By Alastair Leithead
BBC News, Kabul
The governor of Helmand province in southern Afghanistan has criticised the UK government for lack of development projects in the area.
Mohammed Daud says the Department for International Development (DfID) has broken its promise to provide millions of pounds worth of aid.
UK defence secretary, Des Browne, said there had been considerable investment but the impact of projects took time.
He said £30m had been invested into schools, health and utilities locally.
The majority of British forces in Afghanistan are based in Helmand.
Helmand province has seen increased violence between insurgents and Nato-led and Afghan forces this year.
Speaking during a visit to Afghanistan, Mr Browne said another £3m had been spent on quick impact projects and work was now beginning in the region.
"Some of these are longer term investments - they won't be immediately apparent," he said.
"But we're now entering a phase where the engineers that we now have and the military and other local contractors are beginning to do things on the ground, and in these communities that will be far more visible.
"But long term development, long term governance development and long term economic development are what this place needs, and some of those processes take slightly longer than just a few days to implement."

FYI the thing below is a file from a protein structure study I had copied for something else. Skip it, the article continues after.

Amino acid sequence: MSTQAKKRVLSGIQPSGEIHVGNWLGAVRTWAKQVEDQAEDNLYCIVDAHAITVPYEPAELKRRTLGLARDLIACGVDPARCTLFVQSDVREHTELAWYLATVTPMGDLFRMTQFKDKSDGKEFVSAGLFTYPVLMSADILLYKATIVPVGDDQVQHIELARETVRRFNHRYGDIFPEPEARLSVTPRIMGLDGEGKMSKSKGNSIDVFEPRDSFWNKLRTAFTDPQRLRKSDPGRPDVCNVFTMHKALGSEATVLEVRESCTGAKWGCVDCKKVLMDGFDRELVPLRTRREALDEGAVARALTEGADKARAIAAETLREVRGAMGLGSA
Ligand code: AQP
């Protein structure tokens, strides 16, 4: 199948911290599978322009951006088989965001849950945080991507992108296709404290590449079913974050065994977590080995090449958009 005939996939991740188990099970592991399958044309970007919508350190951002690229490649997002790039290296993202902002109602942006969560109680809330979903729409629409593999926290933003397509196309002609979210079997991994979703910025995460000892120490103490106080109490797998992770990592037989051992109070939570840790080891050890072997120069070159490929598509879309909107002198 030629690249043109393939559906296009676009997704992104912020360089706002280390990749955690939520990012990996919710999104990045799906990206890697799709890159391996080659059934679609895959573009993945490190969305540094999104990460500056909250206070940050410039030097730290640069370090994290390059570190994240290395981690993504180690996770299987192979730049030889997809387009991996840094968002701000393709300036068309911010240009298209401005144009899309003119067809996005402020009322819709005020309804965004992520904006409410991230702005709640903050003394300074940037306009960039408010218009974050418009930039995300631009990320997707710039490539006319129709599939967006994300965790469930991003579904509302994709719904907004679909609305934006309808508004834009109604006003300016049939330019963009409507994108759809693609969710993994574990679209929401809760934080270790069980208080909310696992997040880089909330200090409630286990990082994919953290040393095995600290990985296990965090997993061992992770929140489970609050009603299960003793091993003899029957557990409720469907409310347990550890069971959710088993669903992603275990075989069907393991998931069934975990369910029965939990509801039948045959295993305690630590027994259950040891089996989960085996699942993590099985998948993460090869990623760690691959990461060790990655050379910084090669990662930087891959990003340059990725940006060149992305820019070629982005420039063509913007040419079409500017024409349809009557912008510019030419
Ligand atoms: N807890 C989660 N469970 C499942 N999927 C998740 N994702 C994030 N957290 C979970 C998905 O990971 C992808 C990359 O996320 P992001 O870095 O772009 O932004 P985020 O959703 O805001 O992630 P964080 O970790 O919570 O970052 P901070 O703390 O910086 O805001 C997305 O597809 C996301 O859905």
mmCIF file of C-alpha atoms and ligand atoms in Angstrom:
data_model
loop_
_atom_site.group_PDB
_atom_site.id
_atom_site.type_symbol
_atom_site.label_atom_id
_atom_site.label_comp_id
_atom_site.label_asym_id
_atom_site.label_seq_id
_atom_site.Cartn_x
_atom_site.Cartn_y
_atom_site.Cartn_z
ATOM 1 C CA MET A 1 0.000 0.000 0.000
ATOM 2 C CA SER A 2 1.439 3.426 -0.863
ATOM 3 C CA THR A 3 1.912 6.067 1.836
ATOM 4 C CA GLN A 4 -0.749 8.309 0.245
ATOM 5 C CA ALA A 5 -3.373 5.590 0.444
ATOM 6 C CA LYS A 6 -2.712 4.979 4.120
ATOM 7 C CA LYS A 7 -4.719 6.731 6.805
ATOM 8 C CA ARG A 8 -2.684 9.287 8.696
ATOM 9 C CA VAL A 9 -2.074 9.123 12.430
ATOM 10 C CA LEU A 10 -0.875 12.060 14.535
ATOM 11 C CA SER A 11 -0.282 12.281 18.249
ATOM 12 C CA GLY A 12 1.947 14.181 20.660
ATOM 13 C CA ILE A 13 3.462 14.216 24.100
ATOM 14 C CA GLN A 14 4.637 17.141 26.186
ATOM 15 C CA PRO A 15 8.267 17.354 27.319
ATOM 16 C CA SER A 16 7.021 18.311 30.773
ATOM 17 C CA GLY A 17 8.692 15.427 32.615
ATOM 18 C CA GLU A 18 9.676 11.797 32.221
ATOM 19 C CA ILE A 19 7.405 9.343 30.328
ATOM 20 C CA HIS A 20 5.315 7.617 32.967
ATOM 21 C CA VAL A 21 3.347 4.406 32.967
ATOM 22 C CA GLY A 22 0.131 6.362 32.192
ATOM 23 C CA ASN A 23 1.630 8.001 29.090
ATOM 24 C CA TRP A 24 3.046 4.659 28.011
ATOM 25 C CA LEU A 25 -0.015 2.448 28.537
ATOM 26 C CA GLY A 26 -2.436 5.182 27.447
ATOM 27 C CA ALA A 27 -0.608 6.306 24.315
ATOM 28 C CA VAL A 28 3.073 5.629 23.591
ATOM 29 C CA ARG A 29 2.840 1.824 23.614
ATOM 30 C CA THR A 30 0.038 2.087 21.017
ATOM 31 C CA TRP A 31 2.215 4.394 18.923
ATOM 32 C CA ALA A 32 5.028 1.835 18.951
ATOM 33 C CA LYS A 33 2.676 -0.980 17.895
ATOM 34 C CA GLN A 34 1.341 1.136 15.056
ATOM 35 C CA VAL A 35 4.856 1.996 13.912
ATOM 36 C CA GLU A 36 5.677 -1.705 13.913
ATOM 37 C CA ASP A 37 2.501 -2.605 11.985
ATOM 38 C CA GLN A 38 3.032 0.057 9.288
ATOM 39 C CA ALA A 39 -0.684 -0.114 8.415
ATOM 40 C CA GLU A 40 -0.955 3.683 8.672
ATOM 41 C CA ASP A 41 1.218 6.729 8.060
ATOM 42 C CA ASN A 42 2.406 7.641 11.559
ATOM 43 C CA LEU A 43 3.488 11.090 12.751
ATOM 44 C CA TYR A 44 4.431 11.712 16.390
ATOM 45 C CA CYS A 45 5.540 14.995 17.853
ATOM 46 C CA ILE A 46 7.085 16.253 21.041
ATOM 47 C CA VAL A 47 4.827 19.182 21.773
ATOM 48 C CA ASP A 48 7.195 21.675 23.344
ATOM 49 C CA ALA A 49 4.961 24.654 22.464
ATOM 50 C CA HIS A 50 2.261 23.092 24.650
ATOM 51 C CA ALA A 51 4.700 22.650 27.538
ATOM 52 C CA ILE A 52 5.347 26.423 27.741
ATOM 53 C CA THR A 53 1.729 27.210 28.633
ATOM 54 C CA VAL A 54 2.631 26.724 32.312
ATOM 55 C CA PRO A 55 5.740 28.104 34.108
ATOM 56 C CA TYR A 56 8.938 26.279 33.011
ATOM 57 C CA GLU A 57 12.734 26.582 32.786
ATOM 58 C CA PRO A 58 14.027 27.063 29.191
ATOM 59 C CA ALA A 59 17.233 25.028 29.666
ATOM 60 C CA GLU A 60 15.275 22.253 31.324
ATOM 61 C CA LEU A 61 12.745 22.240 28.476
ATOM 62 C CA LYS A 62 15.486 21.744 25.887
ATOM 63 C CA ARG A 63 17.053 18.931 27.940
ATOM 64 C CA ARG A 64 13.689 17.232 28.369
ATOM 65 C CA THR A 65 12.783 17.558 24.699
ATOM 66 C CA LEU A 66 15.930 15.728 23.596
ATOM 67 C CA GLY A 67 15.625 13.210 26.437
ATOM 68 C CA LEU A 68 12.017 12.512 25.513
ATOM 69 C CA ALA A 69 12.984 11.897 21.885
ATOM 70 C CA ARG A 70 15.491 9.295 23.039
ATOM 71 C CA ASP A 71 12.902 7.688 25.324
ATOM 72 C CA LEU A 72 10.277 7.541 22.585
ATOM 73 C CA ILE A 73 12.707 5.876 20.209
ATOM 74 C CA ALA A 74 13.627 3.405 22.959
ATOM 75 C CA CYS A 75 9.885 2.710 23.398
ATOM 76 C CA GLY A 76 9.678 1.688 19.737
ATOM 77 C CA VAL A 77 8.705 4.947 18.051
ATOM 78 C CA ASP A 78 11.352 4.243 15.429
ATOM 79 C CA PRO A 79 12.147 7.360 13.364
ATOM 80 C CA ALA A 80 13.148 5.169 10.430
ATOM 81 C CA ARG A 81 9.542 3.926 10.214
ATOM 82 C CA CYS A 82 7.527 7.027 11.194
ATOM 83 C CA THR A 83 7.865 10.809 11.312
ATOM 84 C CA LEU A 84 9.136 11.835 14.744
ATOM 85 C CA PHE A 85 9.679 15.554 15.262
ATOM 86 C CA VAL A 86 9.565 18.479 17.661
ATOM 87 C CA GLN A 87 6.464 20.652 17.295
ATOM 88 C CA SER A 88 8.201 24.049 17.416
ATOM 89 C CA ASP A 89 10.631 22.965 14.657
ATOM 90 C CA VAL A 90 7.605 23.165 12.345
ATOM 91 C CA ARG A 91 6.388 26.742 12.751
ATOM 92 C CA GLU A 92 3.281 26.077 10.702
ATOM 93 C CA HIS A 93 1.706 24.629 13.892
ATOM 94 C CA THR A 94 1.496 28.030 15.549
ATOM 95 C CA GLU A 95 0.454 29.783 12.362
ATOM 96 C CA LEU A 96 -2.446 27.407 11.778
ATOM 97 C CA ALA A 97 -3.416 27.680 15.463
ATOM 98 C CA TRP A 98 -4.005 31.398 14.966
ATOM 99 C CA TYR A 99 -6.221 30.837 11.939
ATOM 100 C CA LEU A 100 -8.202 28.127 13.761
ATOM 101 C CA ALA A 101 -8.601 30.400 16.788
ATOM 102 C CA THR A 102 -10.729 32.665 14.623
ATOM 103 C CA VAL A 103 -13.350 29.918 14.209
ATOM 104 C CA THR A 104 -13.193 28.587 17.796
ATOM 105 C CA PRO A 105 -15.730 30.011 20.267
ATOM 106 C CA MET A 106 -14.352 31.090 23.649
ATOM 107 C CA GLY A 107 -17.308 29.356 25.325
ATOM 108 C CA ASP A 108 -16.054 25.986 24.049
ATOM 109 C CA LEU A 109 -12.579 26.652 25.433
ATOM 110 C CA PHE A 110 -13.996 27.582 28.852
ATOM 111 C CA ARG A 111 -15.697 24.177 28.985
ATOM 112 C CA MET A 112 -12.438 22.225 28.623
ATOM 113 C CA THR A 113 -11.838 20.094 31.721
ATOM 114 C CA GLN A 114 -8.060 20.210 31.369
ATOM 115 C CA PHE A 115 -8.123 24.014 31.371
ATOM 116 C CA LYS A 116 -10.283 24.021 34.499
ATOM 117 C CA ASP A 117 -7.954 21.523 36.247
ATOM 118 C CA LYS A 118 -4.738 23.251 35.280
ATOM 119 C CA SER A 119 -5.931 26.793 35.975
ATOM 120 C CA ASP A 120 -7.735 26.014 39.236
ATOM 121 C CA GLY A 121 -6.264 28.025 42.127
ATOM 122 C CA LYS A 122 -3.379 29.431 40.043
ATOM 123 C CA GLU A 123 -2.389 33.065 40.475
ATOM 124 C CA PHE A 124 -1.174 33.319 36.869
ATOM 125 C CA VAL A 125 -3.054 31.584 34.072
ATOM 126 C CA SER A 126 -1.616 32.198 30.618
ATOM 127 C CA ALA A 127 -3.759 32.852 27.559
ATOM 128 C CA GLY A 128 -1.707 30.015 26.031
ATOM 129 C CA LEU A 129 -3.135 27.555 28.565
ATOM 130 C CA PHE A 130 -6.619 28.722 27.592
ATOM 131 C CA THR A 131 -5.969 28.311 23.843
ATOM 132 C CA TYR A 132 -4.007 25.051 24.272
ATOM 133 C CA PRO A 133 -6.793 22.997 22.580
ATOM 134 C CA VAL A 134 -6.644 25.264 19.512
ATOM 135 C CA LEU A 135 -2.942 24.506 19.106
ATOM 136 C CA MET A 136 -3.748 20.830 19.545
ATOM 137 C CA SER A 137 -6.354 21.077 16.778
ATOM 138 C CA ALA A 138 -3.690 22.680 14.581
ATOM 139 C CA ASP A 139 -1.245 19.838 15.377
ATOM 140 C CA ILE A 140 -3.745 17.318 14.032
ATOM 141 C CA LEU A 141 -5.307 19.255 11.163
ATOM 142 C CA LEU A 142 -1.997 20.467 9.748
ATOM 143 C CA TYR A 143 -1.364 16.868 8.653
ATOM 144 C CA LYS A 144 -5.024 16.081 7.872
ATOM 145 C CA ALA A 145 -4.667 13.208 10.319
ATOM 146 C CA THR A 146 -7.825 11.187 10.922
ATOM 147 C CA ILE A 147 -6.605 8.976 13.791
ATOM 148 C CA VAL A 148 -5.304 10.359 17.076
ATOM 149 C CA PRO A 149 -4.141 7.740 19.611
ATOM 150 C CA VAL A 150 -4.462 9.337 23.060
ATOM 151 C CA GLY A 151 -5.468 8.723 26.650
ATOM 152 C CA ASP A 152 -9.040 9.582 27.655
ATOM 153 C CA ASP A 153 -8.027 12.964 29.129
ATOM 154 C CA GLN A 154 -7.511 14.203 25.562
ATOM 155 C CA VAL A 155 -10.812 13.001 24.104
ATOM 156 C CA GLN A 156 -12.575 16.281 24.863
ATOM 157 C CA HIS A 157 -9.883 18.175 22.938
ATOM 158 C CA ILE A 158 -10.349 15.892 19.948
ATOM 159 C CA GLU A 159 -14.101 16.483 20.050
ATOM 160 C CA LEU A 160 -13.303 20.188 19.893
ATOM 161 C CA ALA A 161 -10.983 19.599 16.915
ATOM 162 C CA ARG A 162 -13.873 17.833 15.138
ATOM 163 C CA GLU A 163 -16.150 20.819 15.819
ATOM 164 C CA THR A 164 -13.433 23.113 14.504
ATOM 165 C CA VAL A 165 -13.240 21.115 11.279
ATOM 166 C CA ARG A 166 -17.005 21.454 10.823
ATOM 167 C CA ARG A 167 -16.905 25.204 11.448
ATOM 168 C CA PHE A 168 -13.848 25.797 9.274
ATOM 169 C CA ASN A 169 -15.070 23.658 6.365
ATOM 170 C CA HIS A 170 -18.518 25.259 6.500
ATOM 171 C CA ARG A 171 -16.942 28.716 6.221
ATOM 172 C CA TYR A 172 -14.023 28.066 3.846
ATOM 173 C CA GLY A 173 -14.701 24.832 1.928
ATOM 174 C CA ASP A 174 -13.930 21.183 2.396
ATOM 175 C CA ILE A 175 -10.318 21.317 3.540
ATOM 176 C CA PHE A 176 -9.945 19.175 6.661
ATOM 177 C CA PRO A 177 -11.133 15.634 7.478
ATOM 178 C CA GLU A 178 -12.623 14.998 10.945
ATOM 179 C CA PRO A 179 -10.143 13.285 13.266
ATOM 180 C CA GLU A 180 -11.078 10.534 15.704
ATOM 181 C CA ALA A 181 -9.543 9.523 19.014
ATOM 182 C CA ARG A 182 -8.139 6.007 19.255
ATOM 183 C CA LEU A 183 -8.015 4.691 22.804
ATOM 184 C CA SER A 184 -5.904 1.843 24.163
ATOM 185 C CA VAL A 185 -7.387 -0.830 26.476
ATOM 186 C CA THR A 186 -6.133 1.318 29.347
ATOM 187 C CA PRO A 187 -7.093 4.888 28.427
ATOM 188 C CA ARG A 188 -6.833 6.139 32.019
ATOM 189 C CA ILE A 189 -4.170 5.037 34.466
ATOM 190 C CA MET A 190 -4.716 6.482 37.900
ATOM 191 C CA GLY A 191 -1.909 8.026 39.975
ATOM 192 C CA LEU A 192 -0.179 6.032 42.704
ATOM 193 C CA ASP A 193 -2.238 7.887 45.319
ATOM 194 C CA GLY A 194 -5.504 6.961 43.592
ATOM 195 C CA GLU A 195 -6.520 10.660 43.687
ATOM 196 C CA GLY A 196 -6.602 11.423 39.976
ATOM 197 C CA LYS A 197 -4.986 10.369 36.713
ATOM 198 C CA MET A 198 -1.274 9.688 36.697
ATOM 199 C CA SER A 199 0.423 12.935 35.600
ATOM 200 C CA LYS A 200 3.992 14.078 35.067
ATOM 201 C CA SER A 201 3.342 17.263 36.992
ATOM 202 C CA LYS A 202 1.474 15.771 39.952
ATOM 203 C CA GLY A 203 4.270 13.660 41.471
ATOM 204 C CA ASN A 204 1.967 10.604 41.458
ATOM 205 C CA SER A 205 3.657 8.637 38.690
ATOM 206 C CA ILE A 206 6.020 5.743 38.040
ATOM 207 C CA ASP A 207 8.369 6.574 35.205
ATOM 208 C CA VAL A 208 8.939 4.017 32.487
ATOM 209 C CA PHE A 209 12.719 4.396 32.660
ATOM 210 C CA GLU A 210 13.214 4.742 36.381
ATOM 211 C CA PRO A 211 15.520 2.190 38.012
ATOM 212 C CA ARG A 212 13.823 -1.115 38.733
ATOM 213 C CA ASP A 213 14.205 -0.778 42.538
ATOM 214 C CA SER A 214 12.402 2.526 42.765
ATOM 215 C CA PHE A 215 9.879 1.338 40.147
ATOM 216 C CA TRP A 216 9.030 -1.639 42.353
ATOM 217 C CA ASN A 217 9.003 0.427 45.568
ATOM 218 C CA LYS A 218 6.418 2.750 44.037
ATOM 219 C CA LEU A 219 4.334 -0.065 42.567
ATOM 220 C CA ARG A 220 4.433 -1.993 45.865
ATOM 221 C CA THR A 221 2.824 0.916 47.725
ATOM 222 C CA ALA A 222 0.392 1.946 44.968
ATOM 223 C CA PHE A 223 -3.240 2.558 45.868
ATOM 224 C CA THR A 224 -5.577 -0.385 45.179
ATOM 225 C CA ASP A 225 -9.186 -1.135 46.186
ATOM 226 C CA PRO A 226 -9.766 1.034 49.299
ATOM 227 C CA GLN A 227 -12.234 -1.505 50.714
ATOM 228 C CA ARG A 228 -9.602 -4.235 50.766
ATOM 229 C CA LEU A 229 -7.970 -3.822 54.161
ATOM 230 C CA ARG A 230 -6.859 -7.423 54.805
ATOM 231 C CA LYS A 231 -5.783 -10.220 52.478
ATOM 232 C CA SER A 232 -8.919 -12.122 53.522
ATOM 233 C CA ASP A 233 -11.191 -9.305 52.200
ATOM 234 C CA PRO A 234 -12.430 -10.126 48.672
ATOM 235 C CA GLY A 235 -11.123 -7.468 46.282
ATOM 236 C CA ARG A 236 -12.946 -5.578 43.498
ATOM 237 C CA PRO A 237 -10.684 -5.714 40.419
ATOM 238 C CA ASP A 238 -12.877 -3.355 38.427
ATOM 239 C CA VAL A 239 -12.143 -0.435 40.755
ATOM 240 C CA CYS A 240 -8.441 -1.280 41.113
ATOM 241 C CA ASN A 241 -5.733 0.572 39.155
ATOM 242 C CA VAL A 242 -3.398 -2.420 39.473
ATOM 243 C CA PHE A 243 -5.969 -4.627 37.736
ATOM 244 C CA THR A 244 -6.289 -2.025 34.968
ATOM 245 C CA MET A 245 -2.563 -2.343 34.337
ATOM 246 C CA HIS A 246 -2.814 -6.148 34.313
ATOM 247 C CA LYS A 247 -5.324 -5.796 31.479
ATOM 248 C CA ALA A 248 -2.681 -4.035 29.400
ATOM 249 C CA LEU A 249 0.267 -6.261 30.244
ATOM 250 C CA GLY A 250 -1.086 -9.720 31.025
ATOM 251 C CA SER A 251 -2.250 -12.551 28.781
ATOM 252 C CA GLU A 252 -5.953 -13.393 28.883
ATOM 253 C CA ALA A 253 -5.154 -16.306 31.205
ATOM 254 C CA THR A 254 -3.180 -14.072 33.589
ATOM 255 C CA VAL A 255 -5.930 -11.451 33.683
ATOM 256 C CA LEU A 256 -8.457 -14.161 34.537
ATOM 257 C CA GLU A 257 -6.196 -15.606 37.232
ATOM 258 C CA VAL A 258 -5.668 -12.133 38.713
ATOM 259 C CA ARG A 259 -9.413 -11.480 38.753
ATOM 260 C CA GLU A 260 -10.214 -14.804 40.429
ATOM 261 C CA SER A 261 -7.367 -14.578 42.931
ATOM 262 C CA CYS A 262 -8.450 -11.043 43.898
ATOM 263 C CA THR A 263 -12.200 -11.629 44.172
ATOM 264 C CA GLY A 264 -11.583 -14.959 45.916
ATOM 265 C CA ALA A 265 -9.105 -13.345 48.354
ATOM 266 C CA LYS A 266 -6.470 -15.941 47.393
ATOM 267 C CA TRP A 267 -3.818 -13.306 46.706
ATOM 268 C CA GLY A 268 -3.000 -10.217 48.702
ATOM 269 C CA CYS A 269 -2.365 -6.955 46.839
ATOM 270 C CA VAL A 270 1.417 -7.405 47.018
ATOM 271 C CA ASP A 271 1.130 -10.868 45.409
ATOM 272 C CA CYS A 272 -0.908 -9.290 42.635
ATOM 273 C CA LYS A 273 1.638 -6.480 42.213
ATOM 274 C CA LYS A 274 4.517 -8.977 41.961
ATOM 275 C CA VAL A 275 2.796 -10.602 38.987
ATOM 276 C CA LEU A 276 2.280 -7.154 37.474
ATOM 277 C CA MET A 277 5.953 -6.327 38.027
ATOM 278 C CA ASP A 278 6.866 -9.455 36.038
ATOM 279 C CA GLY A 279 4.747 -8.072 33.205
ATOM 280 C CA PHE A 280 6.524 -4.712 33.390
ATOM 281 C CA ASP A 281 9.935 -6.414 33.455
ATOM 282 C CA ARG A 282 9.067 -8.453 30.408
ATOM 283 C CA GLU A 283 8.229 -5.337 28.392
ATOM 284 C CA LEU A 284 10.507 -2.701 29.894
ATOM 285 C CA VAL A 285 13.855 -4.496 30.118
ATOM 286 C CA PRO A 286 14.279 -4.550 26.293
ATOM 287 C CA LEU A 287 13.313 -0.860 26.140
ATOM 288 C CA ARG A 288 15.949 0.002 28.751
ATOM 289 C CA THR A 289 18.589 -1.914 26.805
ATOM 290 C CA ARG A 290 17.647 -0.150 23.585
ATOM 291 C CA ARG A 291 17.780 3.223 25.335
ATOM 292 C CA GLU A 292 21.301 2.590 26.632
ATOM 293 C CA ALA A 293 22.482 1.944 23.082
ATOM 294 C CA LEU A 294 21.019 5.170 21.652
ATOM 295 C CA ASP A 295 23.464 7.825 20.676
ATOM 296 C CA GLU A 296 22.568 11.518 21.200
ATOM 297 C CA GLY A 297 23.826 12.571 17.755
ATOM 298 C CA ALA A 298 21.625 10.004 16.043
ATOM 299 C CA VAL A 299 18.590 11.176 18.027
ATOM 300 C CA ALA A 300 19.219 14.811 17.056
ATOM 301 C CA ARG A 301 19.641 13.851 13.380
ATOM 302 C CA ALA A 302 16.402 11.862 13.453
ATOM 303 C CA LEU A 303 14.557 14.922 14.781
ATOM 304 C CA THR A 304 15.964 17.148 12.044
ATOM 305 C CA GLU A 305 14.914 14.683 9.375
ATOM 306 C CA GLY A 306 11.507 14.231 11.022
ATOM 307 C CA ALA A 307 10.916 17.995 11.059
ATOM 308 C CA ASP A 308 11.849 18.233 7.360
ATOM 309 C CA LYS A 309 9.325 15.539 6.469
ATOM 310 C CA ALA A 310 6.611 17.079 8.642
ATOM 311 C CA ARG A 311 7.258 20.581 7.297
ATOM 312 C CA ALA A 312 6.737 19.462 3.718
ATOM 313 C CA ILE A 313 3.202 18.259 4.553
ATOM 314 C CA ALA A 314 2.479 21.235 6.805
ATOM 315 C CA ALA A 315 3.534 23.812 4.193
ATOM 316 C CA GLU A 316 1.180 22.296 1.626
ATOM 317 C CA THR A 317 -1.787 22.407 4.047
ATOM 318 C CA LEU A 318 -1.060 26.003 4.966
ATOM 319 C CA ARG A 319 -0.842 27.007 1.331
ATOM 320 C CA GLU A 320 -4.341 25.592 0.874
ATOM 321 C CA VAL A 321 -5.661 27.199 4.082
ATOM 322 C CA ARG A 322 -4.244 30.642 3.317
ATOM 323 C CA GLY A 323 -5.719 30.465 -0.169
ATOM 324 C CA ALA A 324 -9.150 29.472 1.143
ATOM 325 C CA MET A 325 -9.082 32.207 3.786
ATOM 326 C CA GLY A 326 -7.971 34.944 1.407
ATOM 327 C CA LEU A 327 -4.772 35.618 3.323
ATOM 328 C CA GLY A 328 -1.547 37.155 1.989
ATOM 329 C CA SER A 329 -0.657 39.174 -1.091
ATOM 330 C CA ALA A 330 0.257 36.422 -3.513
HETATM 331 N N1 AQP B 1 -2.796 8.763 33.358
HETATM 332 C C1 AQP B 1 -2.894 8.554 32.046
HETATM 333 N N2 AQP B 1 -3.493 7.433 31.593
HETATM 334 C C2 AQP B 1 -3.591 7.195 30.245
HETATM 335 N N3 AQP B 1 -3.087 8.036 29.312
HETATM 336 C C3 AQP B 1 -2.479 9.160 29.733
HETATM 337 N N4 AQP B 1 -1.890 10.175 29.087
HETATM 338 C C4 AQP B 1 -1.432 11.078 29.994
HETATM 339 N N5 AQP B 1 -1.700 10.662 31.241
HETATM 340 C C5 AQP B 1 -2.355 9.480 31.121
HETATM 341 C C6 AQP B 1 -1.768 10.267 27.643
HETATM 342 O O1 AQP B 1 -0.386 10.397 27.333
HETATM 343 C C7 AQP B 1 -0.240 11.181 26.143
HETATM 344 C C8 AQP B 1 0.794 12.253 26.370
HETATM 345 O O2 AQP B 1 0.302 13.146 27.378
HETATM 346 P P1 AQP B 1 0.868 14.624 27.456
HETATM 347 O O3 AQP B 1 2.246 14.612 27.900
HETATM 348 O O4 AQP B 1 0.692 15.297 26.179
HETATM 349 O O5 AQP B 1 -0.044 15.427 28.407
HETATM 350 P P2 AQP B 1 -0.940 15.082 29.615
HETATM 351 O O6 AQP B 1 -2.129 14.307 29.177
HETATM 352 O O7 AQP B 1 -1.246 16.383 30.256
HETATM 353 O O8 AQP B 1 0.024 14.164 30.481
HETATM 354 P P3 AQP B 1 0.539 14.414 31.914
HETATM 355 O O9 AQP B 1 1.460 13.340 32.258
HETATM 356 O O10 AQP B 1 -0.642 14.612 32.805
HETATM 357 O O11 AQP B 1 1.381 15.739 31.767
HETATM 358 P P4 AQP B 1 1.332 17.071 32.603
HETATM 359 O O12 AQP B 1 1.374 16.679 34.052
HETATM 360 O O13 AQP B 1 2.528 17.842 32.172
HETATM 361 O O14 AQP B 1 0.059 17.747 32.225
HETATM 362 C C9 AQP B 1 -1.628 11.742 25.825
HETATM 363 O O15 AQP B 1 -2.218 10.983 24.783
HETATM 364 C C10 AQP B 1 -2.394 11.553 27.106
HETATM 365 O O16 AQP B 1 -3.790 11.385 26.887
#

Lack of progress
But Mohammed Daud, the well-respected governor of Helmand, is frustrated by the lack of progress.
He has criticised the DfID saying that "promises to get projects up and running have not been kept and there hasn't even been a DfID representative in Helmand for two months".
Mr Daud said they needed to move faster as there could be no security without development.
The deteriorating security situation in Helmand has meant many aid organisations are not able to work there for fear of attack or kidnap by the Taleban.
More than 40 UK military personnel have been killed while on operations in Afghanistan since 2001. The British ministry of defence said 21 had died from accidents, illnesses or non-combat injuries.